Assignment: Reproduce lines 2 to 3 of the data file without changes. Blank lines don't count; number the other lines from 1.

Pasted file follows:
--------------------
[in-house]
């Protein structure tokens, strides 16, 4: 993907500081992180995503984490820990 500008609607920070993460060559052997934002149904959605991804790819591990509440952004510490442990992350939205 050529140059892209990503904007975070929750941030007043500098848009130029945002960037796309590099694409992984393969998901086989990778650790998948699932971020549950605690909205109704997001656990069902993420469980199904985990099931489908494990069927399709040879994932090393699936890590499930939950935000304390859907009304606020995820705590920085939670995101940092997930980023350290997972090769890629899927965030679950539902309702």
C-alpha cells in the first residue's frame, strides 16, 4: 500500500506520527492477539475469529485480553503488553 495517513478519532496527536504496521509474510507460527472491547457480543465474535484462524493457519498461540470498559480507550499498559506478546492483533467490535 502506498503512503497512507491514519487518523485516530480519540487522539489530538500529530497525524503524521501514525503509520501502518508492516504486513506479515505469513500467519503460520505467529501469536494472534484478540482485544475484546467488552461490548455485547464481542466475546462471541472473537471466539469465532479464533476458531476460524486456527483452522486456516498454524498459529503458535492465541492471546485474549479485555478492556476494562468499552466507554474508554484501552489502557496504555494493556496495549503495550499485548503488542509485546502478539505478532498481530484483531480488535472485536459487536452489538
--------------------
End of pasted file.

């Protein structure tokens, strides 16, 4: 993907500081992180995503984490820990 500008609607920070993460060559052997934002149904959605991804790819591990509440952004510490442990992350939205 050529140059892209990503904007975070929750941030007043500098848009130029945002960037796309590099694409992984393969998901086989990778650790998948699932971020549950605690909205109704997001656990069902993420469980199904985990099931489908494990069927399709040879994932090393699936890590499930939950935000304390859907009304606020995820705590920085939670995101940092997930980023350290997972090769890629899927965030679950539902309702």
C-alpha cells in the first residue's frame, strides 16, 4: 500500500506520527492477539475469529485480553503488553 495517513478519532496527536504496521509474510507460527472491547457480543465474535484462524493457519498461540470498559480507550499498559506478546492483533467490535 502506498503512503497512507491514519487518523485516530480519540487522539489530538500529530497525524503524521501514525503509520501502518508492516504486513506479515505469513500467519503460520505467529501469536494472534484478540482485544475484546467488552461490548455485547464481542466475546462471541472473537471466539469465532479464533476458531476460524486456527483452522486456516498454524498459529503458535492465541492471546485474549479485555478492556476494562468499552466507554474508554484501552489502557496504555494493556496495549503495550499485548503488542509485546502478539505478532498481530484483531480488535472485536459487536452489538